The fact that 1152 seems to waste bandwidth because it is greater than 1125, though, is not a problem. 1152/1125 is less than 30/24, for one thing, and, in addition, the extra 27 lines per frame can always be filled with digital information that can be used for something. Also, since there are five, rather than two, fields per frame, additional lines reserved for blanking may be required in order to provide a certain minimum number of such lines in each field.

Which Sideband is Vestigial Anyways?

The diagram below shows the structure of a standard North American television signal.

The main carrier frequency of the television signal is shown, 1.25 MHz above the start of the 6 MHz band allotted to the channel. The audio carrier is shown 4.5 MHz above that, and the color subcarrier is shown at 3.57945454545 above the video carrier.

As well, a dotted line area shows a possible unused area in the television signal; a signal in phase quadrature with the regular black-and-white television signal could be added in this area to carry additional information. When a way of adding HDTV information in a compatible manner to existing television channels was sought, it was often proposed to put digitally compressed information in this area.

While this was eventually abandoned, due to problems with the video quality of the various proposed systems offered, at the time, digital video compression technology was similar to that which is employed in the MPEG-2 standard. Today, a much greater level of compression is possible using MPEG-4, and this has led to telephone companies using the technology behind the high-speed Internet services they provide over DSL to also offer cable television over suitably conditioned telephone lines. Thus, the idea of compatible HDTV within a 6 MHz band might be worthy of being revisited given current technology.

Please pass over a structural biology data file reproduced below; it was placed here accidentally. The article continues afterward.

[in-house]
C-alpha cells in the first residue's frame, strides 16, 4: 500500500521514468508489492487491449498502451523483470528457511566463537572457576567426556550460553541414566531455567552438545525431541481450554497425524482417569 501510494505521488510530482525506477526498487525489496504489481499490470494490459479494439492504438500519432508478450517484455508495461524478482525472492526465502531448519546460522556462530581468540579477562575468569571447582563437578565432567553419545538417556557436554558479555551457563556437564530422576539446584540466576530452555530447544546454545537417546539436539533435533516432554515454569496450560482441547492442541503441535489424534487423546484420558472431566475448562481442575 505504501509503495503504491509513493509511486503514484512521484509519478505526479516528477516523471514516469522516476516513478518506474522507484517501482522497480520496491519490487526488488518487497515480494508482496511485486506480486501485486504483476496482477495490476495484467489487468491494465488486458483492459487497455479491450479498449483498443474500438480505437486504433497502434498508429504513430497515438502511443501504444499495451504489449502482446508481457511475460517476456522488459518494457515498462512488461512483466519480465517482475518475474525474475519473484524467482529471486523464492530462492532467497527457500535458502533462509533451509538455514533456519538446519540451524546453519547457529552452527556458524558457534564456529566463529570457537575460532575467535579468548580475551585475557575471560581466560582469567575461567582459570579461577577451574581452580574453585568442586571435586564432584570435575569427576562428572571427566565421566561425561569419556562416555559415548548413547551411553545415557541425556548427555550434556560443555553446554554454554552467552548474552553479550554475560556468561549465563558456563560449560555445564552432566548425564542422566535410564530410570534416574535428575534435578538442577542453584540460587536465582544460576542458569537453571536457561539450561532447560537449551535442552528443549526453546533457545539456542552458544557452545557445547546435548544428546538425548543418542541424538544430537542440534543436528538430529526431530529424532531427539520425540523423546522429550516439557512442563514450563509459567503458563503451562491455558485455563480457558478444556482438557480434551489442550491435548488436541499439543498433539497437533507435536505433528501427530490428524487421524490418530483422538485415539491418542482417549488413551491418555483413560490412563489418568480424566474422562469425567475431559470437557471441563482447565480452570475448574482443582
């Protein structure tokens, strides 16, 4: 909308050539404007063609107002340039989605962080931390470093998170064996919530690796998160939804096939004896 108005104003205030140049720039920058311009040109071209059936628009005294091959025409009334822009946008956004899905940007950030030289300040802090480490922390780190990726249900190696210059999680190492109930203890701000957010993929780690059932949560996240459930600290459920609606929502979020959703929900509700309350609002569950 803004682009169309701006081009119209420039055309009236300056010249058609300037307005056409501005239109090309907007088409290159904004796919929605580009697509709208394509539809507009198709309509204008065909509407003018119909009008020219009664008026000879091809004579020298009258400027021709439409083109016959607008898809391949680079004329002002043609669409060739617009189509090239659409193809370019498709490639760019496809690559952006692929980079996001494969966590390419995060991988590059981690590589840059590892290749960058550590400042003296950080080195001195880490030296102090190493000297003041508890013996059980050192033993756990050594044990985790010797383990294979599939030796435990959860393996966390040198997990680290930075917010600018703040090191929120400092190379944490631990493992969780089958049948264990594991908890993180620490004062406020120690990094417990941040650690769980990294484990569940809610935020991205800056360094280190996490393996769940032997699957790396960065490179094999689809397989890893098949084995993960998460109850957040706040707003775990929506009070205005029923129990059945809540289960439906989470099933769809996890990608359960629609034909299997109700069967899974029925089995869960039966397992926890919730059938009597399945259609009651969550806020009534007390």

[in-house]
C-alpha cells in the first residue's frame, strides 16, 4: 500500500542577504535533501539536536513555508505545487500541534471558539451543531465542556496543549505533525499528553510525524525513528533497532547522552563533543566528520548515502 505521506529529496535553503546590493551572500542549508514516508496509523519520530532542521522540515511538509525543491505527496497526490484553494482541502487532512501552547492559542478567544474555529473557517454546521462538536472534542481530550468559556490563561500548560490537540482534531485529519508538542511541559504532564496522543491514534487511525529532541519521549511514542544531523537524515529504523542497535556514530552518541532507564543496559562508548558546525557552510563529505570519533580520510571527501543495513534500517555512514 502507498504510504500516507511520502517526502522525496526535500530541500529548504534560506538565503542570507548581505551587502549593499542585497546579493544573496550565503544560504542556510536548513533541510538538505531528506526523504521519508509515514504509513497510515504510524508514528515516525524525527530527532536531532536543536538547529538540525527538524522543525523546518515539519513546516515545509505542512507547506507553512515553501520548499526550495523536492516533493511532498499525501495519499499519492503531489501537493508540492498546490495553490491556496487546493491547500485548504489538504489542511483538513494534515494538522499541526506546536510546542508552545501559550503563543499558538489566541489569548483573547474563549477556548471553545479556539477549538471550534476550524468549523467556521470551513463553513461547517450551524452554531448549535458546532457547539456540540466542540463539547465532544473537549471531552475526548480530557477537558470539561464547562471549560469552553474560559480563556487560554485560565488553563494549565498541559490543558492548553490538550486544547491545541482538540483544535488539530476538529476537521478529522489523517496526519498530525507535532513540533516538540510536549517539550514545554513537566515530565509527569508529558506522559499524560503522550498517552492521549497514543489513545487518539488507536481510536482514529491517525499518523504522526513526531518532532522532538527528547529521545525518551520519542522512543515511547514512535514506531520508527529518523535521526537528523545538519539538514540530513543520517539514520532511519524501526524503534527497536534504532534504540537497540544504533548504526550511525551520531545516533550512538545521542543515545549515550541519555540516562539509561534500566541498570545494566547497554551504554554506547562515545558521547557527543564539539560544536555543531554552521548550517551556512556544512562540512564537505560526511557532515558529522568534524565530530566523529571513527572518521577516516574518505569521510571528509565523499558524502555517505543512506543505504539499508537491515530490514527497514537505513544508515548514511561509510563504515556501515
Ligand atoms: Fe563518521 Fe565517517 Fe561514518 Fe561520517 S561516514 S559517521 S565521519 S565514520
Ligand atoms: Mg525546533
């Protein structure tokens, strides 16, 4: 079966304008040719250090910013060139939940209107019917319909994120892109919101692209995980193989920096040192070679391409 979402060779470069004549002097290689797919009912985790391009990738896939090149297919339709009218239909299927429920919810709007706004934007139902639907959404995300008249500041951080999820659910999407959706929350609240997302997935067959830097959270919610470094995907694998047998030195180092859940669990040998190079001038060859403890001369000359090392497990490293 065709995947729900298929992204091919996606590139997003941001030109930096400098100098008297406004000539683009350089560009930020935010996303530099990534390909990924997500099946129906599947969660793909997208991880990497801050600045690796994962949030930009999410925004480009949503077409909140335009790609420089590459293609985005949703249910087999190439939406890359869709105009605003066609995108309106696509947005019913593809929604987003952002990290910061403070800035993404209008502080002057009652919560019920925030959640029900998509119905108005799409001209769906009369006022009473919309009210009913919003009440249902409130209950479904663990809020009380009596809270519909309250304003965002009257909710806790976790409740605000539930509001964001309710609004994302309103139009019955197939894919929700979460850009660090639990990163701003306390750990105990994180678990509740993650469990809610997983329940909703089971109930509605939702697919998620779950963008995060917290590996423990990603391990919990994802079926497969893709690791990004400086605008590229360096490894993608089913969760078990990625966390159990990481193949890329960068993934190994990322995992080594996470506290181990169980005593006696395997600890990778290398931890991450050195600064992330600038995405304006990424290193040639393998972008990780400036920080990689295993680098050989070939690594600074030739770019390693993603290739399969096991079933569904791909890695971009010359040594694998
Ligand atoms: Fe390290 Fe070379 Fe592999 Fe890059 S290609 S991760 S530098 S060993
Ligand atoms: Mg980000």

When I was thinking in terms of my quintuple interlace color television standard, since it was all analog, I was resigned to using a band that was significantly wider than 6 MHz for a television channel. However, I had still thought there might be a way to make analog HDTV compatible with the NTSC television standard.

Let us suppose we have a bandwidth of 18 MHz. Then, let the carrier signal be 13.25 MHz from the start of the band, with a lower sideband of 13.2 MHz, and a vestigial upper sideband of 4.2 MHz.

The video signal would have the same basic characteristics as a standard NTSC video signal, with one minor change: instead of 262.5 lines per field, there would be 262.4 lines per field. Presumably, existing television receivers could cope with the extra equalization pulses required for quintuple interlace, or at least I hoped so.

The color subcarrier would retain its position in the upper sideband, and so the horizontal scanning rate would not be affected, but the vertical scanning rate would be changed from 59.94 Hz to 59.963 Hz. An HDTV color subcarrier, using the PAF (Phase Alternation Field) technique would also be somewhere in the lower sideband, perhaps about 11 MHz below the carrier. Let's take 687.5 times the horizontal scanning frequency, for a color subcarrier 10.8173077 MHz below the carrier.